British Prime Minister Theresa May won a vital confidence vote in the House of Commons Wednesday, averting a snap general election that could have ushered in a Labour government.
After seeing off a challenge that would have triggered a battle for control of Downing Street, May announced she would be having immediate talks with leaders of opposition parties to thrash out a new Brexit deal.
Seconds after Speaker John Bercow announced the result -- 325 in favor of the government and 306 against -- May said she intended to start those talks "this evening".
May said she would continue to work to deliver on the solemn promise to the people of Britain to deliver on the result of the 2016 referendum and leave the European Union.
Urging other party leaders to approach the talks with a constructive spirit, May said: "We must find solutions that are negotiable and command sufficient support in this House (of Commons)."
Main opposition Labour leader Jeremy Corbyn called on May to rule out "once and for all" a no-deal prospects before any positive discussions took place with party leaders.
Media outlets in London quoted Downing Street confirming May will not take no-deal off the table ahead of talks with Corbyn, creating a potential deadlock in Brexit negotiations.
May's spokesperson said leaders of Labour, the Liberal Democrats, the SNP and the Welsh party, Plaid Cymru, were invited to meet the prime minister later Wednesday evening.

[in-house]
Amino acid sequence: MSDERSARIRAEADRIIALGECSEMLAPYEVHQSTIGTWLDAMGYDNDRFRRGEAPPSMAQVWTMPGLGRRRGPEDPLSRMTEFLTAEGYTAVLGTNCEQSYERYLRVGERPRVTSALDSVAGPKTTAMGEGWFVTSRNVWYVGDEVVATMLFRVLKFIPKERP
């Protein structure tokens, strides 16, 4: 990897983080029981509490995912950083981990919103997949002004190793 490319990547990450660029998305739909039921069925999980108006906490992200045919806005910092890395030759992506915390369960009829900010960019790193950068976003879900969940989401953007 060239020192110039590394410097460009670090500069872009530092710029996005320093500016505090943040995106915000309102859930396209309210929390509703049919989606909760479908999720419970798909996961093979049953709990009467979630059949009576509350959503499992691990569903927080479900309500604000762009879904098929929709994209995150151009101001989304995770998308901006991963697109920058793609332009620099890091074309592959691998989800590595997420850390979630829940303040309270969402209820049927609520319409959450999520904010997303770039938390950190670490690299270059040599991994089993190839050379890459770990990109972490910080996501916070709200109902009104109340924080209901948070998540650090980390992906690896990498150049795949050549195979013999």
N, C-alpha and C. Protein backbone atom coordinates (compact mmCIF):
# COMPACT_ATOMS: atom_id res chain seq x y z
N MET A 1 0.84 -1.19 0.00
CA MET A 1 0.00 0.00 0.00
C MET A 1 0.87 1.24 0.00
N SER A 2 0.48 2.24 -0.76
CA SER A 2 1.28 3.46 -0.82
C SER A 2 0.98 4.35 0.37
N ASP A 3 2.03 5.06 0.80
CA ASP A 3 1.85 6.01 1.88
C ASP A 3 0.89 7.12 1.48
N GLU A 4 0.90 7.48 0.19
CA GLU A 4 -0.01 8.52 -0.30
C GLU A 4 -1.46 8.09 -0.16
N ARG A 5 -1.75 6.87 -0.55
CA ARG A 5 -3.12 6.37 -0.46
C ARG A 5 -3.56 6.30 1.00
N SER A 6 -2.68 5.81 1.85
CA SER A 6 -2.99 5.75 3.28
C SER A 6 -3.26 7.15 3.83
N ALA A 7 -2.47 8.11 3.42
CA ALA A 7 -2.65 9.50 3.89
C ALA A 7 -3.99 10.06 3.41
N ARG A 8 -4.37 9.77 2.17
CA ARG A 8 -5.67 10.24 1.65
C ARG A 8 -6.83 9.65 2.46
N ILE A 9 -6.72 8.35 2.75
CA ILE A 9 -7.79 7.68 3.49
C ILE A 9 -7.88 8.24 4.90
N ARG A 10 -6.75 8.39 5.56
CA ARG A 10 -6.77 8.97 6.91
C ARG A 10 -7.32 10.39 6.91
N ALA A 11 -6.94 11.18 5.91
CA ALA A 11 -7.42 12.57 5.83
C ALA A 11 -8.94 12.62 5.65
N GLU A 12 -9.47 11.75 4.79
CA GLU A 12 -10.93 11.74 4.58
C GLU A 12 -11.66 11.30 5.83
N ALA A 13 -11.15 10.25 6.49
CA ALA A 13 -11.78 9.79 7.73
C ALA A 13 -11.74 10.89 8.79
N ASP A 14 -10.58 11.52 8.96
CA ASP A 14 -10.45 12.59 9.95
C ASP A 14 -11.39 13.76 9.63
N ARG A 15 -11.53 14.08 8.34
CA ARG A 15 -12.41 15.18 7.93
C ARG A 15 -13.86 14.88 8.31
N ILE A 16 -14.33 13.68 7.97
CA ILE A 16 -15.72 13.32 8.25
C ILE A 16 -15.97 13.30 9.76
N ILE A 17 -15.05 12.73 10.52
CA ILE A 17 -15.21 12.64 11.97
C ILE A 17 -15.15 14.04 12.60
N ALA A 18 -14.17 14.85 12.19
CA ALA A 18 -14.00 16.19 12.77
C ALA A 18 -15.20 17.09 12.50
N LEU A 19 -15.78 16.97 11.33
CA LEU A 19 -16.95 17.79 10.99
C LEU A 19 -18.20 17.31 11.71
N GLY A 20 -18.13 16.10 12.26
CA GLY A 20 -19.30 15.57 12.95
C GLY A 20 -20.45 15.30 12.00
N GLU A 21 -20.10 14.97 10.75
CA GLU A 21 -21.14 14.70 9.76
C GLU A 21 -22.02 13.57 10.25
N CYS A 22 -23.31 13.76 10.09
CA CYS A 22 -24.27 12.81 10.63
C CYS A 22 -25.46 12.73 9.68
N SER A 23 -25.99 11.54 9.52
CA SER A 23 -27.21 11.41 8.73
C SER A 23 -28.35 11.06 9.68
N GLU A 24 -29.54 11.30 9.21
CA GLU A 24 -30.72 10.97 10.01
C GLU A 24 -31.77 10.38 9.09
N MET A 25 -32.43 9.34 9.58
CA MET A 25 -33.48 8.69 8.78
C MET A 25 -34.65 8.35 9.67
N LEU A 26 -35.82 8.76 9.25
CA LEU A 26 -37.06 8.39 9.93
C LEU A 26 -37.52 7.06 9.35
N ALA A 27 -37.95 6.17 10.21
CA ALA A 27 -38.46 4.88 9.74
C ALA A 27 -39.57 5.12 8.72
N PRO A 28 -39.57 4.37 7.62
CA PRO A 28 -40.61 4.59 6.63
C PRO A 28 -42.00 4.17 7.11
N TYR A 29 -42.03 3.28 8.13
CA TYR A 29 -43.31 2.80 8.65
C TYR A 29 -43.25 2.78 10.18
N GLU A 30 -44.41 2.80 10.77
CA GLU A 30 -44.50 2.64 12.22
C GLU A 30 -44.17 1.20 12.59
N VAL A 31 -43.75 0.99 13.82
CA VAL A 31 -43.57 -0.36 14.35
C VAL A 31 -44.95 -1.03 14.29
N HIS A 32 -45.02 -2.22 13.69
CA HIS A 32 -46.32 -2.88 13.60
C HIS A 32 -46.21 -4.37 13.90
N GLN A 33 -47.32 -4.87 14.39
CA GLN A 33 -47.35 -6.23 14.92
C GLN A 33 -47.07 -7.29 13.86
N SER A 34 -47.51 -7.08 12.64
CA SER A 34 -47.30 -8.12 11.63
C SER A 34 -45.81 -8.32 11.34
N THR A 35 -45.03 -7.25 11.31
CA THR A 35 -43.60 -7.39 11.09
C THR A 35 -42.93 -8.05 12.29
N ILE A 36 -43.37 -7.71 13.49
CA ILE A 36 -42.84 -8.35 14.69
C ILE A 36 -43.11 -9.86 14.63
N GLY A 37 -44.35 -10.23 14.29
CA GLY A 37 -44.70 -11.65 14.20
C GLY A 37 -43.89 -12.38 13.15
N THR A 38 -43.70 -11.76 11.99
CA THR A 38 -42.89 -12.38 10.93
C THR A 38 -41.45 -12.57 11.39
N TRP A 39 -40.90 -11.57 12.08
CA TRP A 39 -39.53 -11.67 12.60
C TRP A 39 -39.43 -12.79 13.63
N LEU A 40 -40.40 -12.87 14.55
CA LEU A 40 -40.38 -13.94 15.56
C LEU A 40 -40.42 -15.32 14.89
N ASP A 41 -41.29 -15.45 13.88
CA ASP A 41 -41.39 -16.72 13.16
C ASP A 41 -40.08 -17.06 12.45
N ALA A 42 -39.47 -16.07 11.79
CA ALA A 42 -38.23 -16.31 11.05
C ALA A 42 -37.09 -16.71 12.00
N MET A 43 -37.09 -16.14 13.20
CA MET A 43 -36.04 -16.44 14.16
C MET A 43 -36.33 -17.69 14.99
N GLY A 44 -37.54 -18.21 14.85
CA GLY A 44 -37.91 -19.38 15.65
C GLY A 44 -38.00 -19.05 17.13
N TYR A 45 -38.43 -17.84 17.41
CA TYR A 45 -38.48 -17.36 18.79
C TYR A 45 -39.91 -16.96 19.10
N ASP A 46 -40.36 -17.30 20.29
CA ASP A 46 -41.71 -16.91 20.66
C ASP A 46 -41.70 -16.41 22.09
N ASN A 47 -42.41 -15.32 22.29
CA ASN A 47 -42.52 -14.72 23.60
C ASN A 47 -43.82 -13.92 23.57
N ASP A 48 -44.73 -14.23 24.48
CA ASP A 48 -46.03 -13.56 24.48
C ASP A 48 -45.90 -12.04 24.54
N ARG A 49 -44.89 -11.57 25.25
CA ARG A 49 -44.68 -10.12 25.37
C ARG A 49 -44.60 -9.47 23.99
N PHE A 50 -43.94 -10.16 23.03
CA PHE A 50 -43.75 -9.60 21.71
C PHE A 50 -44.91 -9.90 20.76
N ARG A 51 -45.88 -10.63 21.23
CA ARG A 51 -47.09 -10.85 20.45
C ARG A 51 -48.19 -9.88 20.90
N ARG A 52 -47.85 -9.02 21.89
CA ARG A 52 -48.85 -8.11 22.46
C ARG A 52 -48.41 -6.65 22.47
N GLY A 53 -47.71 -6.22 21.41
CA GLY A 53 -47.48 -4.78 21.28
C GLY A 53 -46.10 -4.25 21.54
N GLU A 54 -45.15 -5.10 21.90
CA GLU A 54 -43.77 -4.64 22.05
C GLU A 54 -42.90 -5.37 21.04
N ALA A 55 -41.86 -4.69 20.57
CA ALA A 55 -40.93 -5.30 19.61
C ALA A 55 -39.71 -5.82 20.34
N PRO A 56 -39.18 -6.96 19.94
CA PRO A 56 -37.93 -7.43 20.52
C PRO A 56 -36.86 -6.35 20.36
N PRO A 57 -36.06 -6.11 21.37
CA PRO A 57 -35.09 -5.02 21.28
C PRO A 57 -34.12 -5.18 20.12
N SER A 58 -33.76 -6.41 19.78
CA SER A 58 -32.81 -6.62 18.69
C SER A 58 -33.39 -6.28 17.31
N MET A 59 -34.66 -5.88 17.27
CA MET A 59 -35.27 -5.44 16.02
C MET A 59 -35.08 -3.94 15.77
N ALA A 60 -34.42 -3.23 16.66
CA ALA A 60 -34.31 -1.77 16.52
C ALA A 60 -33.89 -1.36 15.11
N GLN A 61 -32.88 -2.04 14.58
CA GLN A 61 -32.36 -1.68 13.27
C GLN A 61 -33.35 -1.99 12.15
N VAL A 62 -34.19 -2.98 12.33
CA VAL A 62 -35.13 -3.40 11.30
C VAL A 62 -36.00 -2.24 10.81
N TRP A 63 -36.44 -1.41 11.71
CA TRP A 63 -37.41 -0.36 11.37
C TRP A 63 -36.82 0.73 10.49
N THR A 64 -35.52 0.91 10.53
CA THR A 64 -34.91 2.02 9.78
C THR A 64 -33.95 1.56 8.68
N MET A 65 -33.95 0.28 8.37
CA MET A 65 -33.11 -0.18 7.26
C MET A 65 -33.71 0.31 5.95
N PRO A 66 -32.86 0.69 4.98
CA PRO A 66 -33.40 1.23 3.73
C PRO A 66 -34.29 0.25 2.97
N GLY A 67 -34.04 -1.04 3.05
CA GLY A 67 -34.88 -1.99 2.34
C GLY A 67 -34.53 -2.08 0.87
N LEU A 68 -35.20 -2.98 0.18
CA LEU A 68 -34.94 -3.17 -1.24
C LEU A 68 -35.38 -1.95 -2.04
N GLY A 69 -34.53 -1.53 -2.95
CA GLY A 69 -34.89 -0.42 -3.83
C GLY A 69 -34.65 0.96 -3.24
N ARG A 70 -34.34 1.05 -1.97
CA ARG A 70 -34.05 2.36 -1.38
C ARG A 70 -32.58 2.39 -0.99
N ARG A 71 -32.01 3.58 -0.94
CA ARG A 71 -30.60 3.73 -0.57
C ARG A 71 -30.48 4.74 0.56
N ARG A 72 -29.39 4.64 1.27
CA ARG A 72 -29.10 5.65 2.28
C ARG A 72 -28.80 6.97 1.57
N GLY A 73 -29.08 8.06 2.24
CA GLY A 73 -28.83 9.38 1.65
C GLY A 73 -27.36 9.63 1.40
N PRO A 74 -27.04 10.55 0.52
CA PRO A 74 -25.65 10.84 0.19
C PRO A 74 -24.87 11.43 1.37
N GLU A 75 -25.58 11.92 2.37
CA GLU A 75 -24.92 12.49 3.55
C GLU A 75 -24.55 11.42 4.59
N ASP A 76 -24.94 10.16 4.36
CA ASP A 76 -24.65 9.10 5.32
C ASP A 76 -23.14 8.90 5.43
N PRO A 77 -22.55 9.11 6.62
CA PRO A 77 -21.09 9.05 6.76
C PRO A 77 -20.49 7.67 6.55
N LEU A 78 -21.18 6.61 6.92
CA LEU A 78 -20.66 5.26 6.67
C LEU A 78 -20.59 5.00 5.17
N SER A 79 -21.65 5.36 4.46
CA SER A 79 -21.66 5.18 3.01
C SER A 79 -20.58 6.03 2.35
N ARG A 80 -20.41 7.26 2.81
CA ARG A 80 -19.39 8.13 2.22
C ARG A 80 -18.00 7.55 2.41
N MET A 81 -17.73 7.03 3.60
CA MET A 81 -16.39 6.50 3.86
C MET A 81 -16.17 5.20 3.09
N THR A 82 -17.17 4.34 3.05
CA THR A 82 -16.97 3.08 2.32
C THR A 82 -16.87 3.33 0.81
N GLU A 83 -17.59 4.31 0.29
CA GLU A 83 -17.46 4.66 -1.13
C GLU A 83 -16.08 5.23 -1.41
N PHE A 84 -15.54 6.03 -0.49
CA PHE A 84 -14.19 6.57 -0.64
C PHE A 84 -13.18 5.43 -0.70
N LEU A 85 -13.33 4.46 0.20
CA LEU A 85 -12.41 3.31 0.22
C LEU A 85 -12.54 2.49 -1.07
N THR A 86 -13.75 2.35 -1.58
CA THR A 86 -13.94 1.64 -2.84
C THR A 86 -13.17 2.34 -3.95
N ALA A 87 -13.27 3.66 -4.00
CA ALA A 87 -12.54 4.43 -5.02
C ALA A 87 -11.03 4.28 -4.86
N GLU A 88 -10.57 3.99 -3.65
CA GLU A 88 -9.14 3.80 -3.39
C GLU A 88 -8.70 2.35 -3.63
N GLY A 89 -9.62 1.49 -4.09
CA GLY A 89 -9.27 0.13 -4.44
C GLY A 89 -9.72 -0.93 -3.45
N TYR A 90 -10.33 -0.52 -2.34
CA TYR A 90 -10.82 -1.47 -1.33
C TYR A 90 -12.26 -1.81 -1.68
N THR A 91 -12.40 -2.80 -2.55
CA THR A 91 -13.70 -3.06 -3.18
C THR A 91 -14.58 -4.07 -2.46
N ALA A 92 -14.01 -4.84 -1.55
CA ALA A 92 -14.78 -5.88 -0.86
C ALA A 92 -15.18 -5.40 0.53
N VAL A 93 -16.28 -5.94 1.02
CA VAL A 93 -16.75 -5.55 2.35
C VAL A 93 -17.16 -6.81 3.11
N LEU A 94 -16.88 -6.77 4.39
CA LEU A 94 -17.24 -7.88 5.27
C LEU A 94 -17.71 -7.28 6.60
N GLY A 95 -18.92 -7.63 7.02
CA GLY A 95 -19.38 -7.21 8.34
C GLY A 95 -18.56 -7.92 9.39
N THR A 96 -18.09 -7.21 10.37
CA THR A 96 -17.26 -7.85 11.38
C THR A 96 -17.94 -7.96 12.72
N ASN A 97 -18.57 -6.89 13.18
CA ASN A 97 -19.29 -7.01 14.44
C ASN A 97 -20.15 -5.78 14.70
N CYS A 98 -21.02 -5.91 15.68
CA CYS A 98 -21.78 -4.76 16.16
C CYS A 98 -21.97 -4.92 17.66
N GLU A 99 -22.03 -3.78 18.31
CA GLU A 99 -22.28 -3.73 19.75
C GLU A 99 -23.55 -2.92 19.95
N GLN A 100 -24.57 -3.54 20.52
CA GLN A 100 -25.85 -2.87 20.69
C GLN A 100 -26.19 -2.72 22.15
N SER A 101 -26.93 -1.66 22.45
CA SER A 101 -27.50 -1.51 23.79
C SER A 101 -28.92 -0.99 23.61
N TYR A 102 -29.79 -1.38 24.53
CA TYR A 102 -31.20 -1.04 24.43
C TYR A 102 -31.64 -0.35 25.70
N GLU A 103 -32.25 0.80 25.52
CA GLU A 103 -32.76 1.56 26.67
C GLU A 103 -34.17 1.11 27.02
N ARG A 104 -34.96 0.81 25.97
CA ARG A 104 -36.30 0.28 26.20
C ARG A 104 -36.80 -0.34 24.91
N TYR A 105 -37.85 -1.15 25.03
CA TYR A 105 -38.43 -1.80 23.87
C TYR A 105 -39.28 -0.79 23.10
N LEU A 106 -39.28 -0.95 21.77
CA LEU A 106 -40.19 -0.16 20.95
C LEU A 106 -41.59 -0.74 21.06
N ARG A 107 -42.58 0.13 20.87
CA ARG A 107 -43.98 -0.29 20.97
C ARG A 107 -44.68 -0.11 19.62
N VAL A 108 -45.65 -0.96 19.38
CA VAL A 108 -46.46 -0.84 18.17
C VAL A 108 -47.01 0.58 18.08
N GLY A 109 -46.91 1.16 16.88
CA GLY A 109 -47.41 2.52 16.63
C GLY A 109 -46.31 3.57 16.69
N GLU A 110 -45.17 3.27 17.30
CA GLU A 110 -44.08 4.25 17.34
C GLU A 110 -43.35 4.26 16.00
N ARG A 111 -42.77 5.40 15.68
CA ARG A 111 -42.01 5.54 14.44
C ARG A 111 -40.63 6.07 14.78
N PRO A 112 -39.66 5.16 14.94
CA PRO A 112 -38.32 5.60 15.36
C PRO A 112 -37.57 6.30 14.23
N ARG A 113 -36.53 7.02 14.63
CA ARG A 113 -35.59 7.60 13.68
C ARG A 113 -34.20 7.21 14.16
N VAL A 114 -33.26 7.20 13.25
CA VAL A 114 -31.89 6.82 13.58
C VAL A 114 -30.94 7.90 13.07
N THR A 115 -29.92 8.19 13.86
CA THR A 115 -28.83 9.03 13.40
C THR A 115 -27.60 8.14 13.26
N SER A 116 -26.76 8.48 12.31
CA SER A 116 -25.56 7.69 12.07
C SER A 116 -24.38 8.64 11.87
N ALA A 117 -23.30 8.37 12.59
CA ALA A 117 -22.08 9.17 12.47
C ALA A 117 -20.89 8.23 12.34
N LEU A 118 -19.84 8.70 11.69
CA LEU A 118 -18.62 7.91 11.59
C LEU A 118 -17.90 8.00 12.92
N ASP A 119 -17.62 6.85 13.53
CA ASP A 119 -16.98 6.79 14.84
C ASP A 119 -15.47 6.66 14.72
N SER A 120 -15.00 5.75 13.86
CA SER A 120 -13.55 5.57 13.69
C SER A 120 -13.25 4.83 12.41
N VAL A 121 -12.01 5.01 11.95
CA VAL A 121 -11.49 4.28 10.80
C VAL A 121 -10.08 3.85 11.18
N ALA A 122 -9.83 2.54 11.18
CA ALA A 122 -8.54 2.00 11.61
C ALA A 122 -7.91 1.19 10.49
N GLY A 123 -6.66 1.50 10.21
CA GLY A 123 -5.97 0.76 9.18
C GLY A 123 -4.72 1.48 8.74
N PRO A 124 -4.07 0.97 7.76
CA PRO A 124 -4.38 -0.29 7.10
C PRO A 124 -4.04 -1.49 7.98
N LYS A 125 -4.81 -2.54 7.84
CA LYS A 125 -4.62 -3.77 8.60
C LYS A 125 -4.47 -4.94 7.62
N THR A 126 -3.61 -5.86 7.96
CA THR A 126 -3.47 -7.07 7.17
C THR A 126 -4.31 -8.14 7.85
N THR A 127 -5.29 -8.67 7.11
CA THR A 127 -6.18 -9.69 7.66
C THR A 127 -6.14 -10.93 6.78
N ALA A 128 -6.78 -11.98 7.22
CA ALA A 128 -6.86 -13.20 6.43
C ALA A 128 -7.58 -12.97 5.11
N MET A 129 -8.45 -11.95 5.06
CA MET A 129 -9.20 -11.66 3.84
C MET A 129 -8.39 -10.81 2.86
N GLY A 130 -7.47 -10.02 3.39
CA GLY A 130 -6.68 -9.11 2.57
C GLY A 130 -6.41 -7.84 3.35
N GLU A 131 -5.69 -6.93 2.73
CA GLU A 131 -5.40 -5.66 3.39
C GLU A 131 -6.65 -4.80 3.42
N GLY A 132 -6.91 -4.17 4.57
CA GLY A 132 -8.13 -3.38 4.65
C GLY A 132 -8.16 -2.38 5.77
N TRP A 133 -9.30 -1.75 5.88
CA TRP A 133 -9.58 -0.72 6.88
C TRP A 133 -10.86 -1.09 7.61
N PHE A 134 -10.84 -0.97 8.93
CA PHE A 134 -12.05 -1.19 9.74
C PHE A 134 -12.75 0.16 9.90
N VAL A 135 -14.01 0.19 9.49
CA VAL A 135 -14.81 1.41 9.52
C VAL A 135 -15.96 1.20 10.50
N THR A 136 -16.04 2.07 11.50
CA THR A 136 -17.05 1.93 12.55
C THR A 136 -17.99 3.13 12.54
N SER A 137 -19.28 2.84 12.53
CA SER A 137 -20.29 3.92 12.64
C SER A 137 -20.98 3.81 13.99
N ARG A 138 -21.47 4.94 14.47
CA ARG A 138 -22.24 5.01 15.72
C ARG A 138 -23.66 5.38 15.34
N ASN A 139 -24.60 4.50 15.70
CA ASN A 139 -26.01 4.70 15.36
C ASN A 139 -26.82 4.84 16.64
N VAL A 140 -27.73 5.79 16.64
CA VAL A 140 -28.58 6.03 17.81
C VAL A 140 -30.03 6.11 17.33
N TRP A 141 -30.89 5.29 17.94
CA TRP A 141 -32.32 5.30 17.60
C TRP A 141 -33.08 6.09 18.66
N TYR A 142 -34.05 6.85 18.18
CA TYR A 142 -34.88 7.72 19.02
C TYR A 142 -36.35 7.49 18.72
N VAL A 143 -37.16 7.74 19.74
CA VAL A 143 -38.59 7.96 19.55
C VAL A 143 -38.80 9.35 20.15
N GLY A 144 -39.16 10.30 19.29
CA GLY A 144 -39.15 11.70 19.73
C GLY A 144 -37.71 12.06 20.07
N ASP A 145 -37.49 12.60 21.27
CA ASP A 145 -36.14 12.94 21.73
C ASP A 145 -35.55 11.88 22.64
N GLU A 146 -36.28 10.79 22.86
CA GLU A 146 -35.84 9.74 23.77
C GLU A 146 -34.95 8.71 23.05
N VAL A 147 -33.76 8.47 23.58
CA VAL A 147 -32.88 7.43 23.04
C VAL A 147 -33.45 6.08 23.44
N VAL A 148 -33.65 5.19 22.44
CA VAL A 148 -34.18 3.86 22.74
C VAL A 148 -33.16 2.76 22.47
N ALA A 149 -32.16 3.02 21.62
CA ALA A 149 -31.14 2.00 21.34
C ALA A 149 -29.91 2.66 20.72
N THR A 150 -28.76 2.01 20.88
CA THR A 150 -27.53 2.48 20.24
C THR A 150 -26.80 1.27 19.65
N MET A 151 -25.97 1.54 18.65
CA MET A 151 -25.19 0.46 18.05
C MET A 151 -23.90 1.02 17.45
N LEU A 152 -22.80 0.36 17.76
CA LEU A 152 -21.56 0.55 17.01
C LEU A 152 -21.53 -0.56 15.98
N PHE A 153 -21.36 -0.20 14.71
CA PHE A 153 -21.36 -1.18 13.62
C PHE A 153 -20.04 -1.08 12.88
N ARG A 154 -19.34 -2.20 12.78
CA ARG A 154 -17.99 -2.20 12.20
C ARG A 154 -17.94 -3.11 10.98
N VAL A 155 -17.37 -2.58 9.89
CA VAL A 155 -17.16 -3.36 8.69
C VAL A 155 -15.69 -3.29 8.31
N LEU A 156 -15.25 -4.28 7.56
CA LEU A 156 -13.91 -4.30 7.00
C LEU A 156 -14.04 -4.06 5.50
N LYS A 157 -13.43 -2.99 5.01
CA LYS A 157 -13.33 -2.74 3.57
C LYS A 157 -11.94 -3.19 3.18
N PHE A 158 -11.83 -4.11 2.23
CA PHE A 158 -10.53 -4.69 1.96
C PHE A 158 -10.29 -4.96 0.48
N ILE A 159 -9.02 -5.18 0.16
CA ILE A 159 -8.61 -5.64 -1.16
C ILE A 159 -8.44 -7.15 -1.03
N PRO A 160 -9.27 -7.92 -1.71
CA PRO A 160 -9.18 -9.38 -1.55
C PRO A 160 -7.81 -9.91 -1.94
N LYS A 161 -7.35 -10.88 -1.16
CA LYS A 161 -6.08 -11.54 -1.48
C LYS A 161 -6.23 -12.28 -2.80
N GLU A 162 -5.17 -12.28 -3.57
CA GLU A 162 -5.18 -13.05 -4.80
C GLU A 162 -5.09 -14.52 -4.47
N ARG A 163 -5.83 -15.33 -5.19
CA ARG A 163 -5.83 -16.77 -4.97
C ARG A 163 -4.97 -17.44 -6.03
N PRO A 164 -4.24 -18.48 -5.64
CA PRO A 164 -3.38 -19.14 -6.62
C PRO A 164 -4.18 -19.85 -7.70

Corbyn and his Labour party came under criticism for refusing to take part in talks with May until their demand was met.
A spokesman for Corbyn said: "There can't be meaningful talks about how to find a deal that reflects the majority in Parliament and that can command a majority in Parliament while the threat of no deal, which would be disastrous for the country is still on the table. That must come off the table."
London mayor Sadiq Khan called Wednesday night on May's government to withdraw article 50, the mechanism that triggers Britain's EU departure on March 29.
He said: "If we cannot have a general election the British public must have the final say, with the option to stay in the EU."
In another day of nail-biting drama in the House of Commons, the 10 MPs from the Democratic Unionist Party (DUP) of Northern Ireland came to the rescue to save May's Conservative government.
The DUP has a pact to shore up May's minority government in a supply and confidence agreement.
Had the DUP back the no confidence measure put forward by Corbyn and the other political parties at Westminster, May could have lost by just one vote.
In Wednesday night's six-hour debate, politicians on the Conservative benches, who 24 hours earlier were divided on May's Brexit deal, rallied to ensure May's government survived.
Corbyn had urged MPs to back a no confidence move, saying May's zombie administration had lost the right to govern.
Professor Richard Toye, head of history at the University of Exeter said Wednesday: "It is incredibly difficult for an opposition to force a general election. The outcome of the confidence vote will be to sustain Theresa May in office but not in power. We are in the rearranging-the-deckchairs-on-the-deck-of-the-Titanic phase."
May is now on course to continue seeking parliamentary backing for a Brexit deal to enable Britain to leave the EU later this year.
May will return to the House of Commons on Monday to make a statement to MPs about Brexit and to present MPs with an alternative Brexit plan in the hope it has more success than the deal rejected Tuesday by a massive margin of MPs.